1. We want to be able to merge some manually authored content into the Release Notes document.  Sections like What's New, Modifications and Maintenance typically contain functionality that are implemented by various TFS Work Items (Product Backlog Items, Tasks etc).  So we wanted the ability to manually author these sections and merge the content with remainder of the document that is automatically generated.
  2. We want the ability to selectively filter out some Work Items from being included in the Release Notes document by running a custom TFS Query.  An example of Work Items that we want to exclude are the internal bugs that were discovered for new functionality not yet released into production. 
  3. We want to use MS Word to author the manual content to make use of our existing corporate stylesheets
  4. We want the output to be available as a PDF
  5. We want command line support to allow us to automate the process as part of our daily builds using TeamCity
  6. We want the PDF to use bookmarks to enable easy navigation between the different sections
  7. We want the PDF to use our corporate branding/style
With the list of requirements,  we set out to build a solution to satisfy all of these.


Setting up a Word template to satisfy requirement #1 and #3 was a snap to do.  As we want the final output to be available as PDF, we save the Word document as a PDF once it has been updated.  To satisfy requirement #2 we created a TFS Query with the relevant query conditions to filter out unwanted Work Items. 

With the manually created PDF and the TFS Query returning the list of work items to use, we started looking at some code for generating a PDF from the Work Item contents.  We started off by creating a CommandLineOptions class to encapsulate all the different command line parameters to satisfy requirement #5:

The AppAction enumeration is used to indicate whether to run the app as a command line utility or to run the application using a GUI which allows you to manually specify the parameters to use for driving the report generation process - this is especially useful for testing purposes.  Just for reference, here is a quick view of the user interface:

The next step was to create a ReportRunner class to take these settings and generate the report in the PDF format:

Using the TFS API to programmatically query the contents of the work items was quite easy to do as illustrated through the ConnectToTfs and GenerateReleaseNoteWorkItem methods above.  With the Work Item information now processed and available in memory, the final step in the generation process was to take the list of processed work items, write them to a PDF file and finally merge the contents of this generated file with the output of the manually created PDF file.  This turned out to be quite an interesting exercise and by far the most challenging aspect of the whole solution :-)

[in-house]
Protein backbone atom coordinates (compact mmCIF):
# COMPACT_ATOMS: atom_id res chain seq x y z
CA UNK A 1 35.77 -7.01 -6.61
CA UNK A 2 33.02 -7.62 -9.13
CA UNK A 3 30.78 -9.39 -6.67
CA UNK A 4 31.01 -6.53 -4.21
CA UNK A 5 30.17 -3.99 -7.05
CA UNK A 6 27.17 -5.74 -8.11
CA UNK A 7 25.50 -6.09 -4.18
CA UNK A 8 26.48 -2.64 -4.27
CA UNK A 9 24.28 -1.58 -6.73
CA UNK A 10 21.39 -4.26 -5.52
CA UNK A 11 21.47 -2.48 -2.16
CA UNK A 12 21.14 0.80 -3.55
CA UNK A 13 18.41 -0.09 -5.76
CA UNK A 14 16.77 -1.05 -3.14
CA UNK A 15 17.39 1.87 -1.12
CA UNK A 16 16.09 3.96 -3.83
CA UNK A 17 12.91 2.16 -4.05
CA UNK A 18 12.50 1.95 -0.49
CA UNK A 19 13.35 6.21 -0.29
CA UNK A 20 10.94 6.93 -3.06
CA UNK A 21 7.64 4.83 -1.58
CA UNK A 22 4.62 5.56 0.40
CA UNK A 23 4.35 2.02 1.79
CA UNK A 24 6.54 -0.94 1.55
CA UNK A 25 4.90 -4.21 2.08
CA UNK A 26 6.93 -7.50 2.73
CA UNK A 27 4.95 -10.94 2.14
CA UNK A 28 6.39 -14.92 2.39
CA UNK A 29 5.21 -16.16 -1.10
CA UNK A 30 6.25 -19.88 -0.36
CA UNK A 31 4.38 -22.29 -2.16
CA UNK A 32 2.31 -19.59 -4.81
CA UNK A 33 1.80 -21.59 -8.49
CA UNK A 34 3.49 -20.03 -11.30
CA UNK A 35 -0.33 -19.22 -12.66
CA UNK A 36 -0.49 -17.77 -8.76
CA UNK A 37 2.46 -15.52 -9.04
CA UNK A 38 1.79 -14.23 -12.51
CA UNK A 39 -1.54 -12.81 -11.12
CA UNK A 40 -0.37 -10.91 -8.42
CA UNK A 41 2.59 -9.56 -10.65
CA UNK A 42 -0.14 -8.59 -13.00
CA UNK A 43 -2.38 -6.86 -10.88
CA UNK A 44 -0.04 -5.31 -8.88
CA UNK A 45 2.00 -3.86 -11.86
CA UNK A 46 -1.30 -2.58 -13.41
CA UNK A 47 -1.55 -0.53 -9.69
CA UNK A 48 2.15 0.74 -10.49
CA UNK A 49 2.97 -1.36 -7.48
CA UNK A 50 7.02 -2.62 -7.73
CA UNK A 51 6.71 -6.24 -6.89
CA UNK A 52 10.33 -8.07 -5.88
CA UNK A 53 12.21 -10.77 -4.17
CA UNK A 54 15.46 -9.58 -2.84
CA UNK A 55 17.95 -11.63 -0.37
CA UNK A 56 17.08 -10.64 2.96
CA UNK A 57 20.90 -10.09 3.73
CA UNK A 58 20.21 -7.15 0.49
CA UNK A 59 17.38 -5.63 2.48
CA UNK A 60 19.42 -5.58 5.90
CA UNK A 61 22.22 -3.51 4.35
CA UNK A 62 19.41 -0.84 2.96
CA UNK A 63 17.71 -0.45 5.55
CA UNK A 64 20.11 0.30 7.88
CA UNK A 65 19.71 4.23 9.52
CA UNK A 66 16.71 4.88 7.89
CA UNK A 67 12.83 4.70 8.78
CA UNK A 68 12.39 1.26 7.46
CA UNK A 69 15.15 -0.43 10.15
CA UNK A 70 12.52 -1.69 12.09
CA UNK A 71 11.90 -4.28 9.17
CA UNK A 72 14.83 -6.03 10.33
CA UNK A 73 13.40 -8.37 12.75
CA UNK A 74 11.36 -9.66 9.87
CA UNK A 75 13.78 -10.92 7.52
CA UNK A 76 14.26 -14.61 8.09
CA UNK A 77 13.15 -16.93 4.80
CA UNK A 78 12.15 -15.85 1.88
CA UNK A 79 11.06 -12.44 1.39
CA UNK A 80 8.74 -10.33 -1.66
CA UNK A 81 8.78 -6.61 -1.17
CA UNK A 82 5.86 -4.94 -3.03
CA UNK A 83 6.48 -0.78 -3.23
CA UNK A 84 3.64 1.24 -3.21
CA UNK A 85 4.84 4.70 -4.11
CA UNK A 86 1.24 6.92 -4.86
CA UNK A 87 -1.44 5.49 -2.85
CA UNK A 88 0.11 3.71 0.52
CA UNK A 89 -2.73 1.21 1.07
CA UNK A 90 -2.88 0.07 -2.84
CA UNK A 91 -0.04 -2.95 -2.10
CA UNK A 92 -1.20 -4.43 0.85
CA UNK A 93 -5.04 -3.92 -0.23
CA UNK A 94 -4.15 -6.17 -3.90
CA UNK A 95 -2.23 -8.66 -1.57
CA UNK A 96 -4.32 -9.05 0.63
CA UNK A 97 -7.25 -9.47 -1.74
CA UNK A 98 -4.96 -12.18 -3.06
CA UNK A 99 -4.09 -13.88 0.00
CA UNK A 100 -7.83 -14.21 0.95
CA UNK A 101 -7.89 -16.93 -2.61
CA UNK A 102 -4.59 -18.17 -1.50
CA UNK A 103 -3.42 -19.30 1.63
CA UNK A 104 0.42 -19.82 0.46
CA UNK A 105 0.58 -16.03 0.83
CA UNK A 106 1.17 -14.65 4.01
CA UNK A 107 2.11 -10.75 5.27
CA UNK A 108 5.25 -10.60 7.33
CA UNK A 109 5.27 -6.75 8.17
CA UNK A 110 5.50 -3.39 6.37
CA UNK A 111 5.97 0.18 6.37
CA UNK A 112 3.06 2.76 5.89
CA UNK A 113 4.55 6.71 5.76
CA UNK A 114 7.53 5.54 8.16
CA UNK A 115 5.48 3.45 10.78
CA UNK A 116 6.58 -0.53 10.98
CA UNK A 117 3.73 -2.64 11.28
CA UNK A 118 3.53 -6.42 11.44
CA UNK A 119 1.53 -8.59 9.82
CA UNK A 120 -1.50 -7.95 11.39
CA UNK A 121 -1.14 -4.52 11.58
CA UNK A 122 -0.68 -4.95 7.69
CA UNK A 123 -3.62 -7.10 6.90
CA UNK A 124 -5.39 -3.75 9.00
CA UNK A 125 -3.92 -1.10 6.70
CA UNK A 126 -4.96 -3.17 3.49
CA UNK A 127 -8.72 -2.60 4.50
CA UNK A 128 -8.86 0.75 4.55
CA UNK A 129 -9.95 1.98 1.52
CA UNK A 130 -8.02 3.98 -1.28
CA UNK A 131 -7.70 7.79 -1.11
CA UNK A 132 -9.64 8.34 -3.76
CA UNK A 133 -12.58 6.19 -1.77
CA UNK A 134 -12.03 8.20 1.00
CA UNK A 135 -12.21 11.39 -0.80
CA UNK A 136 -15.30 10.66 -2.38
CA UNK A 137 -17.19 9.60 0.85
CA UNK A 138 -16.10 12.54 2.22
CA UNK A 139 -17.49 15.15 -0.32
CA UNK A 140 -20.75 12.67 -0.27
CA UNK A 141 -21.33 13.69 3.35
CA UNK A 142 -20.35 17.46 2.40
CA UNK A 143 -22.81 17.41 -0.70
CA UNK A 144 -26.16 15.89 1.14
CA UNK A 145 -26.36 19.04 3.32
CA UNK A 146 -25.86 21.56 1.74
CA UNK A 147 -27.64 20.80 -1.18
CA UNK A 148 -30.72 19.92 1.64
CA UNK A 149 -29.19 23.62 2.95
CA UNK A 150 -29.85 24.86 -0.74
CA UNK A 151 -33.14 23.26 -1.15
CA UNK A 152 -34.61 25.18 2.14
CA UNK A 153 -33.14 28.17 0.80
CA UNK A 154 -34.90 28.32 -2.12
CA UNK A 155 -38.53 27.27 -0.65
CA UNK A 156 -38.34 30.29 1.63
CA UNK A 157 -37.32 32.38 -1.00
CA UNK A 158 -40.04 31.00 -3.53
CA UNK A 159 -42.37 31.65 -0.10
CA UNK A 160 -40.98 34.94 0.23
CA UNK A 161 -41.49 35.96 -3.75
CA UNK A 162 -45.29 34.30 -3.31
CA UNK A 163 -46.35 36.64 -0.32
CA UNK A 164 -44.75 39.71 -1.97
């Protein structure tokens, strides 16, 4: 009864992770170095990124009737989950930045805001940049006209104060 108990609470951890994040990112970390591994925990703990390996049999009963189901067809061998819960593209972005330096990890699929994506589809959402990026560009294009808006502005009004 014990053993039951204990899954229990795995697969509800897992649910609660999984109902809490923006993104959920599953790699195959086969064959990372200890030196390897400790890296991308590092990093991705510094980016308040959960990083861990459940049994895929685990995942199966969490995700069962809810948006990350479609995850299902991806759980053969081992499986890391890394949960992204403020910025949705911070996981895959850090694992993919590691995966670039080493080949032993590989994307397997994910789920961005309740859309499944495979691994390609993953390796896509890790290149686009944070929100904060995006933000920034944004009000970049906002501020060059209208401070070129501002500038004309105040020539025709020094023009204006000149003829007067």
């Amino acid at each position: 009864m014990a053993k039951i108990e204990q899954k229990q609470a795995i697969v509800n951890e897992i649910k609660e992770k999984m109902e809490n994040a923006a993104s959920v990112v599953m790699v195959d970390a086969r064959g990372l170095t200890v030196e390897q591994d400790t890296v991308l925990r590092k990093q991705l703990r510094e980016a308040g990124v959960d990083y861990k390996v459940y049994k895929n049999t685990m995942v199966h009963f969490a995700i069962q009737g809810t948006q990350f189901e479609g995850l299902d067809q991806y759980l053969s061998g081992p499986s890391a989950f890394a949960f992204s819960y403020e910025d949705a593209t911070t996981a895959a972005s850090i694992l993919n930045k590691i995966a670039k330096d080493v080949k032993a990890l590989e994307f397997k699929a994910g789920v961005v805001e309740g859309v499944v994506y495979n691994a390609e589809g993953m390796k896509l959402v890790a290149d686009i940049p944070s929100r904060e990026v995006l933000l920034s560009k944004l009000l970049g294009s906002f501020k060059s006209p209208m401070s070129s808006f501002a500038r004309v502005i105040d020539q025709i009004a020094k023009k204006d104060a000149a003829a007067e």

Generating the PDF

After looking at various options for generating a PDF programmatically, we decided to use the C# open source port of the well-known Java iText library called iTextSharp.  Through reading various articles on the web (there is also this great Manning Book on the Java version), we eventually figured out how to generate, merge and create a PDF to satisfy the remainder of the requirements.

On a high level, the process for generating the PDF turned out as follows:
  1. Create new blank PDF
  2. Add a front page
  3. Add (merge) the contents of the manual PDF into the new blank PDF whilst keeping track of the bookmarks contained within the manual document (see Requirement #6)
  4. Run through the list of processed work items to add the document content for them into relevant sections in the new PDF
  5. Re-bookmark the whole document to enable easy navigation throughout the whole PDF in support of requirement #6.
This high-level process was implemented in the Publish method of the ReleaseNotesPdfWriter class.

To add the front page and also include a custom footer on every page containing the build version, generation time stamp as well as page number, we created a ReleaseNotesPdfPageEvents class to implement the IPdfPageEvent interface that iTextSharp provides for executing custom logic when a PDF document is opened/closed, new paragraphs, sections are added etc.  This class is then assigned to PageEvent of the PDF writer to ensure that the custom logic executes as part of the PDF generation process (see line 16).

After adding the front page, the content of the manual PDF is merged into the new document (lines 30-35). Keeping track of the bookmarks turned out to be quite an interesting exercise and is done as part of the Merge method.

After merging the existing content, we process the in-memory list of work item information by firstly grouping the Work Items based on their resolution types into sections like "How do I", "Bug Fixes" etc. (lines 38-41) and thereafter writing these sections into the document using the WriteWorkItems method:

For every new section we add an additional bookmark into the Bookmarks collection to make sure that we have a complete list of bookmarks for all the available sections in the document (see line 14).  The final step in the generation process is to add these bookmarks into the new document using the CreateBookmarks method.


Here is a screenshot of an example report generated for our latest release to give you an idea of what is possible using the solution described above.  I think you'll agree that the content looks quite professional.

I trust you find the above mentioned pointers useful in creating your own solution.